Trump's Jerusalem move: Palestinian protests rage for third day
Palestinians have taken to the streets of the West Bank and the Gaza Strip for a third day angry at US President Donald Trump's recognition of Jerusalem as Israel's capital.
Hundreds protested, but numbers were down compared to Friday.
Earlier, Israel carried out strikes on Gaza in response to rocket fire aimed at southern Israel.
The move ends US neutrality on one of the region's most sensitive issues and has been criticised even by US allies.
Israel has always regarded Jerusalem as its capital, while the Palestinians claim East Jerusalem - occupied by Israel in the 1967 war - as the capital of a future Palestinian state.
For Mr Trump the decision fulfils a campaign promise and he has said it was "nothing more or less than a recognition of reality".
Protests erupt again
More than 600 Palestinians held protests at over 20 West Bank sites, according to the Israeli army, with some lobbing stones and petrol bombs at security forces.
In northern Israel a bus was pelted with rocks as it passed through mostly Arab communities, with three Israelis injured, Haaretz reported.
There were also protests at the Gaza border, where a day before two Palestinians were killed in clashes with Israeli troops.
Three rockets were fired at Israel late on Friday, with no casualties reported.
Israel responded with strikes targeting what the army said were military sites belonging to the Islamist group Hamas, killing two of its members.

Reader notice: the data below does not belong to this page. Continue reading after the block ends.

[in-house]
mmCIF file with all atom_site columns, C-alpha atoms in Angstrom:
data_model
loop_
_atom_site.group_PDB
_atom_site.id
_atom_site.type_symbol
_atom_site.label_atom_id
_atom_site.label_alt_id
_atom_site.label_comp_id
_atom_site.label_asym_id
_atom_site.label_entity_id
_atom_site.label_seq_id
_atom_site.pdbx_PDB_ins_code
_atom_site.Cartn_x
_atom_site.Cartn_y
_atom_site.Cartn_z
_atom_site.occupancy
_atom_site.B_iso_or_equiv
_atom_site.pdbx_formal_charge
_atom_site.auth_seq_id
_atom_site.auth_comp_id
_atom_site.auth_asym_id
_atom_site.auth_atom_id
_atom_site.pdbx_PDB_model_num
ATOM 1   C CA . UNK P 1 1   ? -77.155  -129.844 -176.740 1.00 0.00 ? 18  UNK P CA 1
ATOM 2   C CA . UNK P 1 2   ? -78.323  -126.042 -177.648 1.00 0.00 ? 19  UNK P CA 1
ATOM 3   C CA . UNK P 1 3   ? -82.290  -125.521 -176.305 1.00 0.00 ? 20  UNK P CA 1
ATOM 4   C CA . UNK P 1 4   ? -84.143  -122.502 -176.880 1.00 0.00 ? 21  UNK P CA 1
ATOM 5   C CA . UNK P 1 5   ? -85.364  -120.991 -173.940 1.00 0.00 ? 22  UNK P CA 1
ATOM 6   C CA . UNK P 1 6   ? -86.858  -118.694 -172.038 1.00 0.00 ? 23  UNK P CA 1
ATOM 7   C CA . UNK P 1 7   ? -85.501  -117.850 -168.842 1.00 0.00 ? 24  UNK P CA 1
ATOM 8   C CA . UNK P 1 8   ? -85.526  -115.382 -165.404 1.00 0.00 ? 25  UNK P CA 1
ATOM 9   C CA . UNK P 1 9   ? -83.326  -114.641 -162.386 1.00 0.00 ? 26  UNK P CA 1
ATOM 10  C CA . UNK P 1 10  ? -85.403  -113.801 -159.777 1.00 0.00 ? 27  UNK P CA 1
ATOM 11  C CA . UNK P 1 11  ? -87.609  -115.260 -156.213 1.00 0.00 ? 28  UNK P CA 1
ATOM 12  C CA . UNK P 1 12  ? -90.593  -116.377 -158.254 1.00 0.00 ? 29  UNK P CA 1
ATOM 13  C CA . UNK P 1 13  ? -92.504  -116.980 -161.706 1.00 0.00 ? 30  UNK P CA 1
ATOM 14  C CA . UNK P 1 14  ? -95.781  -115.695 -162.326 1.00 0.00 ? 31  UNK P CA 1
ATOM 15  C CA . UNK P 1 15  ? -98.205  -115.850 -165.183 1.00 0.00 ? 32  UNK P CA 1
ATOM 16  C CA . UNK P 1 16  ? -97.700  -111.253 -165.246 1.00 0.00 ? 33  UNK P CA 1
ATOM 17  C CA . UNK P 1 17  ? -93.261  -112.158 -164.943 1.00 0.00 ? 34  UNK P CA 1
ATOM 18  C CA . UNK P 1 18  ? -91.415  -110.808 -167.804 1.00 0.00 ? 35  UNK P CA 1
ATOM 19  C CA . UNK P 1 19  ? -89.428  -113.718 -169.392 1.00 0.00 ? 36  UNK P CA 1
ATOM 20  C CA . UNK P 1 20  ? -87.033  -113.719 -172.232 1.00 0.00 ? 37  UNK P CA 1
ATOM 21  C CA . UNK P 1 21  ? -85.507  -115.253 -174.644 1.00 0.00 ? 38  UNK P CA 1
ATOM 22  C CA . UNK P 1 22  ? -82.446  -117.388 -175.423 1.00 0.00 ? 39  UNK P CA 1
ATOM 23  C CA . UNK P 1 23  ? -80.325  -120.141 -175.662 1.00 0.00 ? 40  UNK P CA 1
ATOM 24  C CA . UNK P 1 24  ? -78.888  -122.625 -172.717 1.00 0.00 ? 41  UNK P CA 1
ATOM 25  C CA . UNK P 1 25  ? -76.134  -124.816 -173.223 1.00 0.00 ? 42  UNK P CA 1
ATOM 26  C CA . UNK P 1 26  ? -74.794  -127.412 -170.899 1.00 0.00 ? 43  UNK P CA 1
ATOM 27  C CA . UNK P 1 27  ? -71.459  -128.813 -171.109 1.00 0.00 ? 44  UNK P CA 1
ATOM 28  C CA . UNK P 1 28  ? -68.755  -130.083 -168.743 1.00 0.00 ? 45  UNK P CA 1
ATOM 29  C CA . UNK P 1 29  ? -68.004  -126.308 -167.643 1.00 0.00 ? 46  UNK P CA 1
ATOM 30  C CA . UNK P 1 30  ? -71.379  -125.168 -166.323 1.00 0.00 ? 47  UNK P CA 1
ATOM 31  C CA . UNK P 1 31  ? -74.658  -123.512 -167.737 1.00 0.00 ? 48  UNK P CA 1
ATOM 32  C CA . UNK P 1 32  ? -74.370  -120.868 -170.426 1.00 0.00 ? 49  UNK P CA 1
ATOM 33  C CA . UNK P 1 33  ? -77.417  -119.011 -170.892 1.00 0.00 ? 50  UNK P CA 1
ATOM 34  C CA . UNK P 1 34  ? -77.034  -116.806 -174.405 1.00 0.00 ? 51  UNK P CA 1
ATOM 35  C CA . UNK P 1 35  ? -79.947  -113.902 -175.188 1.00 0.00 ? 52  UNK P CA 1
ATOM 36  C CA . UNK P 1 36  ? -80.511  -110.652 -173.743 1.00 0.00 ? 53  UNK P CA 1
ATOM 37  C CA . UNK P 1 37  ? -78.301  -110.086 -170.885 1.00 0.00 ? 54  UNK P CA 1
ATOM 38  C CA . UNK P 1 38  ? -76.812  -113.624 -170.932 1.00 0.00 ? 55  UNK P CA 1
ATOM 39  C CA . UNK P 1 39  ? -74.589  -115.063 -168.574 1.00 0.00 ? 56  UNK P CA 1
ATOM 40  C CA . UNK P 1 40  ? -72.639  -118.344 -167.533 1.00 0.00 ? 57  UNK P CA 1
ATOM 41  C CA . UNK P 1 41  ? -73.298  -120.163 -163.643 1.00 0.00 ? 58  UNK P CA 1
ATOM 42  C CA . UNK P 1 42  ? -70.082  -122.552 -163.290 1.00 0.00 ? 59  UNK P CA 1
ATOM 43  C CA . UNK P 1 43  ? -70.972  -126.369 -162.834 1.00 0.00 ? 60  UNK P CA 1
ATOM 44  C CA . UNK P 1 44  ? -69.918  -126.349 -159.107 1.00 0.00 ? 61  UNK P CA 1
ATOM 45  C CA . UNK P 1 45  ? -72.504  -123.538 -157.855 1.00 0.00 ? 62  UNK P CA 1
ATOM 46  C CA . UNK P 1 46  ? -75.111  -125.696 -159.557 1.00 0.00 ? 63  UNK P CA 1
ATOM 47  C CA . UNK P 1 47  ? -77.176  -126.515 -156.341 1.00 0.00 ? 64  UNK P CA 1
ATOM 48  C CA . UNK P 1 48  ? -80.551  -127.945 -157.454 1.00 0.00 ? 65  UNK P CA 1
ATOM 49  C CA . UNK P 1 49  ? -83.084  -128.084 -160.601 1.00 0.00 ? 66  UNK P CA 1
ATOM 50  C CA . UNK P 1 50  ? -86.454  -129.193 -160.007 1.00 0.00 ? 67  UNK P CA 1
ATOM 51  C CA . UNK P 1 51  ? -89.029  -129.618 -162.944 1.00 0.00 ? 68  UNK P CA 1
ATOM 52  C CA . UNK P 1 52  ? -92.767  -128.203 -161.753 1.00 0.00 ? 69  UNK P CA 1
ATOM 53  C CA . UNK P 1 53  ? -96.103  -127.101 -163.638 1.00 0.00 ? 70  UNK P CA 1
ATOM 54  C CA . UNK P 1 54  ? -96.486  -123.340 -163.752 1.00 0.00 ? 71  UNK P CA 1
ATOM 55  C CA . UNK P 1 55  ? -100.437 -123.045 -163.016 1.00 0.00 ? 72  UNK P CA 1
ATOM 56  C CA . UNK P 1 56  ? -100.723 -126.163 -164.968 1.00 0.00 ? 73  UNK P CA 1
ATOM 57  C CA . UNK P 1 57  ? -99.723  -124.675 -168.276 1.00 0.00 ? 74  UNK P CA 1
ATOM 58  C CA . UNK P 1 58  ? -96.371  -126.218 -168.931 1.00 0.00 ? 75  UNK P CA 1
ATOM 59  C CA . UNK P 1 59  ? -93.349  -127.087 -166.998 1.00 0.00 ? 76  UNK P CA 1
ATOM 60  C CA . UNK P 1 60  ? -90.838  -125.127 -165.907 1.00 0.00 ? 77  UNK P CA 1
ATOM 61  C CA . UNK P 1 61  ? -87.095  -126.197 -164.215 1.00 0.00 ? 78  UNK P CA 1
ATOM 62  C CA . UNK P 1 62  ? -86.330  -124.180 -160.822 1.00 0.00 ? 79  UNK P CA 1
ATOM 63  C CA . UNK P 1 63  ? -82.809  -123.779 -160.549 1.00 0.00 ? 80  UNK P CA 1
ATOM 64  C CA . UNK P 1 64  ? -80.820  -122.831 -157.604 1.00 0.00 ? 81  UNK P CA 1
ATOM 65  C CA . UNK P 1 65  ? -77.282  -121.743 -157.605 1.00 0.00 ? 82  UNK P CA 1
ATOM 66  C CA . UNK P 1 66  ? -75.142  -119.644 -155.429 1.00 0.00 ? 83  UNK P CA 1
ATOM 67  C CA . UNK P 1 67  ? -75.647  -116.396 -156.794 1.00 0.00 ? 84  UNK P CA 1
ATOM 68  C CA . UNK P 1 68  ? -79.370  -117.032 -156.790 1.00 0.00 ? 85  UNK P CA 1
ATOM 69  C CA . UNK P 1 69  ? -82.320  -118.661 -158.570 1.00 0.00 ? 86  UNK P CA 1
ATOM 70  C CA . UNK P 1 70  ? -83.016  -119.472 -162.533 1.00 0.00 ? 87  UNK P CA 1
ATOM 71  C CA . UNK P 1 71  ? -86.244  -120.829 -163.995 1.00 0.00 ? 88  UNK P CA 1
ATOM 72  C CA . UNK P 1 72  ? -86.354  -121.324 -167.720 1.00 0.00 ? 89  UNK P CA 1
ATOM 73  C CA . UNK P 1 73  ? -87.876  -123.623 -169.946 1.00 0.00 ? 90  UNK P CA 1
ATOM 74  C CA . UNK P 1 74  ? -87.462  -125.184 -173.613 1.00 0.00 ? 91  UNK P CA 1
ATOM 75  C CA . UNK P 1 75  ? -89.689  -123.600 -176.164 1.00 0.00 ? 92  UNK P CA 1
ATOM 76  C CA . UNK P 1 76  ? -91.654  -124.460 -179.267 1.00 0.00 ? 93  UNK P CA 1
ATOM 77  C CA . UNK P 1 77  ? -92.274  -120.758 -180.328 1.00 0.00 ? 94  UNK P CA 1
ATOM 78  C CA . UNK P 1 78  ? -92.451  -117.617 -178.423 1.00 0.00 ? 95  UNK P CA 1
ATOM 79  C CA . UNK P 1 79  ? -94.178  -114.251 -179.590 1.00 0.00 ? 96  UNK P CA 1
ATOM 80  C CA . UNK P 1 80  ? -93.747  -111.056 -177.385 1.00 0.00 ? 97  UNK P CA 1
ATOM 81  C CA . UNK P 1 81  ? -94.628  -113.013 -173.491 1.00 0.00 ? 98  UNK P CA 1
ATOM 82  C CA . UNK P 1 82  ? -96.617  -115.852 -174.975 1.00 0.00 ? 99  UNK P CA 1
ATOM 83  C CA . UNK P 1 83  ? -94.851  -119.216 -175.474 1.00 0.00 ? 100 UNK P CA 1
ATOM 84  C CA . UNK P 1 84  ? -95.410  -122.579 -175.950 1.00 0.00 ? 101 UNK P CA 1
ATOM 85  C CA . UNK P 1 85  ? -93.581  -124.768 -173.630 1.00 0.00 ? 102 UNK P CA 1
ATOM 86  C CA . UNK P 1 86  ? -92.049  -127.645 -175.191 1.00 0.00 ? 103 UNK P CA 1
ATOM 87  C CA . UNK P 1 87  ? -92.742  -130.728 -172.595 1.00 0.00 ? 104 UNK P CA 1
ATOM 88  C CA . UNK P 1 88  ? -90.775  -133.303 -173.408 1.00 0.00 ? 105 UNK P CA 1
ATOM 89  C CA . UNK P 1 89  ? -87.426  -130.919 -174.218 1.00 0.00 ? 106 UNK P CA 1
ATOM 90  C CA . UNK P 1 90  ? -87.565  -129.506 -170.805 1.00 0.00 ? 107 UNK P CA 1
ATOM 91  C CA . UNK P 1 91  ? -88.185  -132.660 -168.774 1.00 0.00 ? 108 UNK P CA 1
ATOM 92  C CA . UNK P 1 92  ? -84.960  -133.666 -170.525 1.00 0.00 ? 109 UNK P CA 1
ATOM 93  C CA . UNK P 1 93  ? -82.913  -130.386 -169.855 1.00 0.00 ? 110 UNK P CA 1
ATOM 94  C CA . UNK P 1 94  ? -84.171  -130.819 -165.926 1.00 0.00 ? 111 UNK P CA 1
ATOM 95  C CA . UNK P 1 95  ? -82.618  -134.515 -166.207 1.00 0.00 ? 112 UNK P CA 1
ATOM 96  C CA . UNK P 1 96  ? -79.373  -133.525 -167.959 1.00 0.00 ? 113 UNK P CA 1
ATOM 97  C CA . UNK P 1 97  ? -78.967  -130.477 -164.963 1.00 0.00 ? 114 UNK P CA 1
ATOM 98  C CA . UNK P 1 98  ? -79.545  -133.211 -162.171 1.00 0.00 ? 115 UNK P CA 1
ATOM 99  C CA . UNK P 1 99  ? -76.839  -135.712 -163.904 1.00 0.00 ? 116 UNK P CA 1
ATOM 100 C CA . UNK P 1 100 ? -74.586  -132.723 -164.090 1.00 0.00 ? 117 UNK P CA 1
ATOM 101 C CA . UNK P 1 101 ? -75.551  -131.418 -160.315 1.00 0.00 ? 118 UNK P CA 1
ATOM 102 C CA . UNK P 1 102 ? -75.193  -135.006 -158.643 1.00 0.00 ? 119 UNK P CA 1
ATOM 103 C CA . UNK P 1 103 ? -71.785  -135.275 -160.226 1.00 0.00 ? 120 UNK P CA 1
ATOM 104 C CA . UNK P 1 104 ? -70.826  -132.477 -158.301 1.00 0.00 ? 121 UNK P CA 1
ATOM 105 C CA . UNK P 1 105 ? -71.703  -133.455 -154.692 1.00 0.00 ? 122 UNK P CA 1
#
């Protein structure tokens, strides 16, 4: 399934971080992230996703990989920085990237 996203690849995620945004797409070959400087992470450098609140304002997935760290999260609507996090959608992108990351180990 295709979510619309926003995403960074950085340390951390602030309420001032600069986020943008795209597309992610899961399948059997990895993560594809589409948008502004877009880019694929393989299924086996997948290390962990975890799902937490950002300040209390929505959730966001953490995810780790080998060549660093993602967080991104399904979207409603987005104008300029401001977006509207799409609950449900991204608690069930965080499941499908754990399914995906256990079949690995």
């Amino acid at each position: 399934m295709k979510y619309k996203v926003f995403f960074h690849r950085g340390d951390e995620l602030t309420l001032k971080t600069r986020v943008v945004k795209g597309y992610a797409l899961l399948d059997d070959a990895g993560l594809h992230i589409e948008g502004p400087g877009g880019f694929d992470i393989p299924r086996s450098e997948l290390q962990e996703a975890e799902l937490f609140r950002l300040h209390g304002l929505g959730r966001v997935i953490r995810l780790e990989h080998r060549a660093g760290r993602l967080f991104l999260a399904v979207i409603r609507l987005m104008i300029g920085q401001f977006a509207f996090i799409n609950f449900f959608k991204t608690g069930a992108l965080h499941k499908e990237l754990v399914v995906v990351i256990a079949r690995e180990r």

Thousands of Palestinians had protested on Friday, with solidarity demonstrations held across the Arab world and in other Muslim-majority nations.
'No Pence-Abbas talks'
The US vice-president is due to visit the Middle East later this month, but Palestinian President Mahmoud Abbas' adviser Majdi al-Khaldi said the pair would not be meeting.
"America has crossed all red lines with its latest decisions over Jerusalem," Majdi al-Khaldi said.
There has been no comment from Mr Abbas himself though and it is not clear what, if any, meeting had been scheduled.
At an emergency meeting of the UN Security Council on Friday, the US found itself isolated, with the other 14 members all condemning Mr Trump's declaration.
But US ambassador Nikki Haley accused the UN of bias, saying it "has outrageously been one of the world's foremost centres of hostility towards Israel", and that the US was still committed to finding peace.
Why does Trump's announcement matter?
Jerusalem is of huge importance to both Israel and the Palestinians. It contains sites sacred to the three major monotheistic faiths - Judaism, Islam and Christianity.
Israel occupied the eastern sector - previously occupied by Jordan - in 1967, and annexed it in 1980, but the move has never been recognised internationally.
Some 330,000 Palestinians live in East Jerusalem, along with about 200,000 Israeli Jews in a dozen settlements there. The settlements are considered illegal under international law, though Israel does not regard them as settlements but legitimate neighbourhoods.
According to the 1993 Israel-Palestinian peace accords, the final status of Jerusalem is meant to be discussed in the latter stages of peace talks.
The last round of talks between Israel and the Palestinians broke down in 2014 and while the US is formulating fresh proposals, Palestinian officials have said Mr Trump's announcement has disqualified the US from brokering future negotiations.